8. Throw away tor-jor (separating and connecting letters of a word in Urdu as their shapes change). A child learns to read and recognize "McDonalds" without any tor-jor, without any alphabets, without any phonetics. tor-jor is counter intuitive. See the works of Noam Chomsky on Cognitive Psychology for theory of how meaning is derived. 
See also:

10 comments:

  1. Your observations and analysis are spot on correct and examine the prevalent dilemma in the Pakistani society.

    However, how does one educate parents and the 'elder' extended family members who have this dogma of being unquestioned authoritarians with feudal customs dominating and oppressing enlightened thought?

    ReplyDelete
    Replies
    1. Use Stephen Covey Habit 5: "Seek First to Understand, Then to be Understood! "

      This the only way one can influence our elders.
      First use empathic listening to be genuinely influenced by the elders. This will compel them to reciprocate the listening and eventually adopt an open mind to be influenced by you. This habit creates an atmosphere of caring, and positive problem solving.

      Don't expect this (seek to understand, before you are understood) would happen in one sitting or even a few days. It may take months or even years. There are too many things our elders are trying to make us understand. We need to first understand them fully before we would be able to influence them.

      Remember Randy Pausch's famous "Last Lecture": Finding the Light in others: "I strongly identify with Randy’s message that everyone has a good side, but it just takes longer to find it in some than others. A lesson that as much as I strongly believe it, takes amazing patience to realize in one’s life. But when it finally does come, it’s like a blade of grass or a flower emerging from a crack in the asphalt. [copied from net]"

      Delete
  2. Very interesting, this was missing in my childhood. Now I am trying hard to make my son an addicted reader, because it helps you to build vacabulary and communicate your thoughts to others in effective way... Thanks Sir.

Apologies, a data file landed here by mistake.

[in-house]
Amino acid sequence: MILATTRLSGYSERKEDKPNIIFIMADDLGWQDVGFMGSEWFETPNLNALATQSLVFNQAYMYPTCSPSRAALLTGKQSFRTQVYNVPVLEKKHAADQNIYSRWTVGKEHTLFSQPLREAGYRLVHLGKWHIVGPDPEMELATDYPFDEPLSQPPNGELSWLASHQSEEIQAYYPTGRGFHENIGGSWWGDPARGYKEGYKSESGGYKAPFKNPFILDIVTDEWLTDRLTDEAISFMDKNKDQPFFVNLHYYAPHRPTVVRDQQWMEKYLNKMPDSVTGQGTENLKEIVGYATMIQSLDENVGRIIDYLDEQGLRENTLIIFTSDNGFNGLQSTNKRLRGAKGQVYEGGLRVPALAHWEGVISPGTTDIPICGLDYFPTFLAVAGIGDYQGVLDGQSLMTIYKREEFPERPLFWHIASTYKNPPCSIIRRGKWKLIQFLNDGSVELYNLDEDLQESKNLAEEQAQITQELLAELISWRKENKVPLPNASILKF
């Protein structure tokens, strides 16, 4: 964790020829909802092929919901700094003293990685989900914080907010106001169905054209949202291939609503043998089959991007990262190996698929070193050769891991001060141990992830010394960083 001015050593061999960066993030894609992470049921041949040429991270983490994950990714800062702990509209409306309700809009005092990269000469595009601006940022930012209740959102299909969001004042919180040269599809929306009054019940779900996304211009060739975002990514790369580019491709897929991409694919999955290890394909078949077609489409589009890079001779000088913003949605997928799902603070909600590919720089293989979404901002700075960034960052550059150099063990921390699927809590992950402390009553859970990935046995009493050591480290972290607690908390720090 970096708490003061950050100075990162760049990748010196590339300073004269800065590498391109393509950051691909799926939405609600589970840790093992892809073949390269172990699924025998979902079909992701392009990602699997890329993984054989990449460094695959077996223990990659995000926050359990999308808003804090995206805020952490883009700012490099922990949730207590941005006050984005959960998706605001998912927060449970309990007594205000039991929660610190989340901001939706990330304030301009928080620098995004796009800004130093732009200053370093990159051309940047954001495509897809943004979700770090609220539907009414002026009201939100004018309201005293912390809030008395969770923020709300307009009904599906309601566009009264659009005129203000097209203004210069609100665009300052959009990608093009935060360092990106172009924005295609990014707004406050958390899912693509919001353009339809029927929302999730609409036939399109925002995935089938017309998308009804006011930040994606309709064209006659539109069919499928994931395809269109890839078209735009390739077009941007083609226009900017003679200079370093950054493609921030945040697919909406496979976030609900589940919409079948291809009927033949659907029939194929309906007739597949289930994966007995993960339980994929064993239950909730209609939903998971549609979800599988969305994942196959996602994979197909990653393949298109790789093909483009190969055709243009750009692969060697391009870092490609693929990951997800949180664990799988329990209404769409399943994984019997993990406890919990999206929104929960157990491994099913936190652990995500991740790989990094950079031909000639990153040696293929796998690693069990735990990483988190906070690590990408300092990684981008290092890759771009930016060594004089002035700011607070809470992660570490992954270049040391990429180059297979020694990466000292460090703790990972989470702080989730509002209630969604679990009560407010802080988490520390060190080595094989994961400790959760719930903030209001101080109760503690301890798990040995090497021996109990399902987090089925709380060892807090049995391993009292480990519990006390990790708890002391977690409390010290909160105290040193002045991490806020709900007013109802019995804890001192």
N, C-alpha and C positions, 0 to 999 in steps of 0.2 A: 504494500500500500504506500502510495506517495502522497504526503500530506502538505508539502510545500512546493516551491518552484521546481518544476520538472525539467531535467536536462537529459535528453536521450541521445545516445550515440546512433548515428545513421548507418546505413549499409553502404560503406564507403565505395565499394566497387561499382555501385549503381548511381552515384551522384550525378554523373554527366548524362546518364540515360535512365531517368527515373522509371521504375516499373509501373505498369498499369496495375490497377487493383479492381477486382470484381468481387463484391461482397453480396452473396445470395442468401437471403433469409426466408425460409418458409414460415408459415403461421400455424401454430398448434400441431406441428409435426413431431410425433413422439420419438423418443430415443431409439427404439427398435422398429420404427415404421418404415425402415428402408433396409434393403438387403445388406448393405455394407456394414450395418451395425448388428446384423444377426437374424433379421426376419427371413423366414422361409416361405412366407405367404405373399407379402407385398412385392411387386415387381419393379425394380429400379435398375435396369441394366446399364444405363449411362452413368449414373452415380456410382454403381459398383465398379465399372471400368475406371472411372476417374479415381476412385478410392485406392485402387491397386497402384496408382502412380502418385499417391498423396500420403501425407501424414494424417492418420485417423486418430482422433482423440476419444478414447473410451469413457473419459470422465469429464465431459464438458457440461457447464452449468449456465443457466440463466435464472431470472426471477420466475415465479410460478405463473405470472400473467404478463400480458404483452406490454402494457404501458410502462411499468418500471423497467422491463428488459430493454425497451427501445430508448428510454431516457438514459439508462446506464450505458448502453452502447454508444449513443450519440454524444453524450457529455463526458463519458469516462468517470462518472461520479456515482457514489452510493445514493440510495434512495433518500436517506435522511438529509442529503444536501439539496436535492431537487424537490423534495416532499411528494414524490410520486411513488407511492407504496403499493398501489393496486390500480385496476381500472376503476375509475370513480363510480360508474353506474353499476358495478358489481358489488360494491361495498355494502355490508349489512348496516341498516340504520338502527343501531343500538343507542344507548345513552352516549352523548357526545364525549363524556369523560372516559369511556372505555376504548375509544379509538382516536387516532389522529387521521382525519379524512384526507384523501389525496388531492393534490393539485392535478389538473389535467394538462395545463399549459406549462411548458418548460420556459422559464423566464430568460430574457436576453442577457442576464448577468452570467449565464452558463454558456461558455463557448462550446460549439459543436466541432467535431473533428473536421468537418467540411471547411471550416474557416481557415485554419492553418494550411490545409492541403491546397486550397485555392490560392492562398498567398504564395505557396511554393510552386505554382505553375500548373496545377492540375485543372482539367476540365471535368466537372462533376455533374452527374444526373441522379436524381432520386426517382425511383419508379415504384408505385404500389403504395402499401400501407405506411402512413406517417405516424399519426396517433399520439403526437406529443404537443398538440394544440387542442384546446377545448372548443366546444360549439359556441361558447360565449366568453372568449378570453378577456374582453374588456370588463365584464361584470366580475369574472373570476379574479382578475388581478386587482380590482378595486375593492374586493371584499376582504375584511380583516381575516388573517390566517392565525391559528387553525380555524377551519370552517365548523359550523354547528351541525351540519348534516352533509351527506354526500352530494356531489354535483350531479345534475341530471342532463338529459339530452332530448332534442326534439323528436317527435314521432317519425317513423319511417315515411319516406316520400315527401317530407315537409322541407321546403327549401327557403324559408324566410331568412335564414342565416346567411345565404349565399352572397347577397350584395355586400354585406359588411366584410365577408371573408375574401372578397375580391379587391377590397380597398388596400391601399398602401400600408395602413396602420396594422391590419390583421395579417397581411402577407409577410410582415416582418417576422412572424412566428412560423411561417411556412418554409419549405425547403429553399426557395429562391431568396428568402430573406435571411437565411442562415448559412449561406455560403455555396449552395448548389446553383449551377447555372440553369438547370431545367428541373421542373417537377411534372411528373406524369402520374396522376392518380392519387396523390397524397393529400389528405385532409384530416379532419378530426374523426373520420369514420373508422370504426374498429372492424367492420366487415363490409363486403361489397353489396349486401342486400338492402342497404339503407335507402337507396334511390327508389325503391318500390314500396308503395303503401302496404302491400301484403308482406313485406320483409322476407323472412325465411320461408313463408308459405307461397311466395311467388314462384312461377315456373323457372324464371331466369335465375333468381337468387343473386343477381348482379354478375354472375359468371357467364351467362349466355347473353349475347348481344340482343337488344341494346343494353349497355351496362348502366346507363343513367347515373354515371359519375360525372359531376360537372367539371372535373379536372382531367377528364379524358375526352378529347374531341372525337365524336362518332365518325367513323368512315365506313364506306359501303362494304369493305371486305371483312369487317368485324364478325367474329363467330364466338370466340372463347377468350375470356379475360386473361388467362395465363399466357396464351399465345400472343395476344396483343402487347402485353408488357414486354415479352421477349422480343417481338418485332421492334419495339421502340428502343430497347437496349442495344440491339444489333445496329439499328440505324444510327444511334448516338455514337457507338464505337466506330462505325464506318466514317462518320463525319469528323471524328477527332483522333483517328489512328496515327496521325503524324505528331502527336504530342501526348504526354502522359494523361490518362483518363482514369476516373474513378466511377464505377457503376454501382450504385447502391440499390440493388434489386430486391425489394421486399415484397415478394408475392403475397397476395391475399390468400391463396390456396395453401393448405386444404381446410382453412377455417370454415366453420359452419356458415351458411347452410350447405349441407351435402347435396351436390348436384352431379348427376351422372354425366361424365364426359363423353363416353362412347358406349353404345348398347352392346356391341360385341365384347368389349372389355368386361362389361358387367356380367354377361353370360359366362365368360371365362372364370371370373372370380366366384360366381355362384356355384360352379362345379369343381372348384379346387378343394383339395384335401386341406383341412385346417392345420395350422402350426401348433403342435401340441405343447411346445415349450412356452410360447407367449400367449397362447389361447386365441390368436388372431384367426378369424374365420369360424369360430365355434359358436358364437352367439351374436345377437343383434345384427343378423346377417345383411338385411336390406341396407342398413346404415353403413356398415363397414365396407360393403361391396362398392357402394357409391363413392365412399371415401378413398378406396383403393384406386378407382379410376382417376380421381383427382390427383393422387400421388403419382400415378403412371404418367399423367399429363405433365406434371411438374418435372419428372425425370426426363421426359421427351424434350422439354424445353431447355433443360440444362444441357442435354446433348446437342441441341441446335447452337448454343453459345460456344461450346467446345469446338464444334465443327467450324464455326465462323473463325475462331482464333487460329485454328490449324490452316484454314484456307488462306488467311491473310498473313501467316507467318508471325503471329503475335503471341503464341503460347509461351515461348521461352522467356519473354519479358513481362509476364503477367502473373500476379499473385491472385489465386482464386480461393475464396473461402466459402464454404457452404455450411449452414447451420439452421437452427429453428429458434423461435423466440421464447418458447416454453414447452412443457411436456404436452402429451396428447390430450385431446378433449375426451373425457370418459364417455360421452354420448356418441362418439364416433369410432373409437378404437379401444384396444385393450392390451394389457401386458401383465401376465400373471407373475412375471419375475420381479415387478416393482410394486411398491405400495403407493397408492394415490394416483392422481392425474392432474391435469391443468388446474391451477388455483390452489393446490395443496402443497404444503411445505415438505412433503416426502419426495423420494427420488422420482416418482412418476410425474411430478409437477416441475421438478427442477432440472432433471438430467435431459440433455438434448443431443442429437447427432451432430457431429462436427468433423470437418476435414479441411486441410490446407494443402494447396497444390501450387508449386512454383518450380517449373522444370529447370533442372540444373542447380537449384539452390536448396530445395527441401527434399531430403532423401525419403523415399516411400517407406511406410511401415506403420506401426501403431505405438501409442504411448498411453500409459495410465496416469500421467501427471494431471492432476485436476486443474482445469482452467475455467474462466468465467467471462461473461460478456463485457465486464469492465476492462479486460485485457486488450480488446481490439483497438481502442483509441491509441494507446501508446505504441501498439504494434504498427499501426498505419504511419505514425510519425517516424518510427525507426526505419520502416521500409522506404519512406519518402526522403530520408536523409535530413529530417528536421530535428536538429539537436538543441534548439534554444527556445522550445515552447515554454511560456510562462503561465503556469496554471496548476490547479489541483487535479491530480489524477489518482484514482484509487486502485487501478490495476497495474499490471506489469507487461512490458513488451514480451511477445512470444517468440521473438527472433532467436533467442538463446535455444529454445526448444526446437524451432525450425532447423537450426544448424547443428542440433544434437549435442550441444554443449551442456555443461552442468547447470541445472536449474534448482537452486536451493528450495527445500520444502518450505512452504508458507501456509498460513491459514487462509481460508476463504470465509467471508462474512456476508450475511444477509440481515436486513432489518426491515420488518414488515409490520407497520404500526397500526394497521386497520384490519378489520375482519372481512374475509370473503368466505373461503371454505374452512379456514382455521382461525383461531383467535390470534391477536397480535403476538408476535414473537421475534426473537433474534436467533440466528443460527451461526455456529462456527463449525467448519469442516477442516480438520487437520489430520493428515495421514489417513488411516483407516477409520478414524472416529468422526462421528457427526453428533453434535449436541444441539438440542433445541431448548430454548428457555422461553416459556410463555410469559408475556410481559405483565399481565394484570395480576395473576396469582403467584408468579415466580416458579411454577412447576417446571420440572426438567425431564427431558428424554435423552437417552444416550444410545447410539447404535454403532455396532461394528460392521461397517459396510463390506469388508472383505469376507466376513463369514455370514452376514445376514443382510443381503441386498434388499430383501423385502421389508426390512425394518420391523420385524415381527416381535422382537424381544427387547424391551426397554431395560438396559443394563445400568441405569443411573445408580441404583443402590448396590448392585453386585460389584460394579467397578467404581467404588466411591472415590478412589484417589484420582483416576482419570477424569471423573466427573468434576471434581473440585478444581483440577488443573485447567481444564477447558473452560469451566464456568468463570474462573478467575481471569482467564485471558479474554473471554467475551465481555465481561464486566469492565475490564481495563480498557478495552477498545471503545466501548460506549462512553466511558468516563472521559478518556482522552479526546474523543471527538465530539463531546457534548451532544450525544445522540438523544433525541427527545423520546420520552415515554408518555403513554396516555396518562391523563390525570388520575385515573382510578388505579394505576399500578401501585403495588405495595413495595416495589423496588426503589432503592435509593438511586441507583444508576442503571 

ReplyDelete
  3. This comment has been removed by the author.

    ReplyDelete
  4. some very interesting points, however, it is written from a vantage point of an 'ivory tower'......

    ReplyDelete
    Replies
    1. You may very well be right. I am now realizing that the previlige of having a beautiful and rich learning environment to read and explore in my childhood may not be available to others. Hence it is my effort (i) to capture how I became who I am, my personal discovery of myself, and (ii) encouraging others to develop environments like these. I know even I have not been able to recreate a similar environment for my children. But I now realize that I never thought about the importance of these small things in my past that I am now discovering and would like to share them with others.

      Delete
  5. Thank you for the excellent post! I re-posted in the group of our homeschoolers' book club as well for the mothers to read. I totally agree with what you say - books must capture the interest of children and carry the mystery that keeps them reading. My three-year-old is already demanding 'real stories' to be read to her, not just picture books with a single sentence on the page.

    Also, what you are discussing resonates a lot with what Charlotte Mason was saying more than a century ago. She was totally against 'boiled down' to the level of children literature - just like you say, she felt that such books are insulting to the intelligence of the child. She wrote about using for studies 'living books' - books written on single topic by a person who is passionate about the topic - instead of chopped up and fragmented textbooks.

    Thank you once again for the post!

    ReplyDelete
  6. you are right. if we dont read regularly And with interest how will the children learn to love reading.
    thanks for the enlightening article.

    ReplyDelete
    Replies
    1. You seem to be among the very few from the family who are reading the blog posts. I welcome your suggestions or areas where you would like me to concentrate more or a topic that you would like to be covered.

      Delete